Researchers in the United States recently published a study in the peer-reviewed journal Neurology, showing a connection between the DASH diet and depression.
Researchers assessed nearly 1,000 participants every year over 6.5 years, focusing on depression levels and dietary habits. Participants ended up in 1 of 3 groups, depending on how closely they followed the DASH diet.
What is the DASH diet?
According to Heart and Stroke Foundation of Canada, the DASH diet is as follows:
- Vegetables: 4–5 servings per day
- Fruit: 4–5 servings per day
- Grains (mainly whole grains): 7–8 servings per day
- Low fat or no-fat dairy: 2–3 servings per day
- Lean meats, poultry and fish: 2 servings or less per day
- Nuts, seeds and dry beans: 4–5 servings per week
- Fats and oils: 2–3 servings per day
What did they discover?
The researchers found that participants in the two groups that most closely followed the DASH diet had lower rates of depression than those in the group that least followed the DASH diet. Of course, those in the group that best followed the DASH diet had even lower rates of depression than the second group, even though the second group performed better than the third.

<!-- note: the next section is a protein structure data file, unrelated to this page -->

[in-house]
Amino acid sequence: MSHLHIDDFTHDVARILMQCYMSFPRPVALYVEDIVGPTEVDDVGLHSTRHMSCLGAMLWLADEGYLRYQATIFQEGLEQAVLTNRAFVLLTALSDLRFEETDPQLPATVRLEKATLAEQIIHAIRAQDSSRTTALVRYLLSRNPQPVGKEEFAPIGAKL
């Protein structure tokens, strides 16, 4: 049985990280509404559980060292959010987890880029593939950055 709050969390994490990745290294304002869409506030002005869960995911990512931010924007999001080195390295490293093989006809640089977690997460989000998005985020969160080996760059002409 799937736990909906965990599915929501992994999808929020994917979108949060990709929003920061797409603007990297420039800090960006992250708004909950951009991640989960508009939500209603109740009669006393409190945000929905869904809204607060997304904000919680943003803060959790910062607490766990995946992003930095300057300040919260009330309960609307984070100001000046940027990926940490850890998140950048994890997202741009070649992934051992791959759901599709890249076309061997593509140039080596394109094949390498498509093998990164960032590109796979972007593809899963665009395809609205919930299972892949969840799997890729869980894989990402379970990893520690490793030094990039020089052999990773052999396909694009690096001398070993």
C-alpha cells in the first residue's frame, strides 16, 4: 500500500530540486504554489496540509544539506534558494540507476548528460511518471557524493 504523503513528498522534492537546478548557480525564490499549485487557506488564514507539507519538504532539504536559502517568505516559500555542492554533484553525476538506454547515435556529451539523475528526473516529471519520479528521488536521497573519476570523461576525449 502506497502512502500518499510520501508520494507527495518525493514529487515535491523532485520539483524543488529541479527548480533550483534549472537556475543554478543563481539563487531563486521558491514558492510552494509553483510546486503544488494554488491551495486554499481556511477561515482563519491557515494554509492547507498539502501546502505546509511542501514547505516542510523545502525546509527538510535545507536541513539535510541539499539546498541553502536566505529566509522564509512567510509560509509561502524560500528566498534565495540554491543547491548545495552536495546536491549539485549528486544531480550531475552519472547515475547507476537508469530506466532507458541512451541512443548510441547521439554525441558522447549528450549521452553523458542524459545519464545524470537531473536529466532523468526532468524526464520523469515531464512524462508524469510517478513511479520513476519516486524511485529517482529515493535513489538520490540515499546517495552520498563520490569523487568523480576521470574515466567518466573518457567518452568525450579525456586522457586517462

Also, they found that those who followed a typical Western diet were most likely of any groups to develop depression over time.
This study joins a growing body of research showing a strong connection between nutrition and mental health. Here at Truehope, we’ve been promoting nutrition as mental health treatment for over 20 years.
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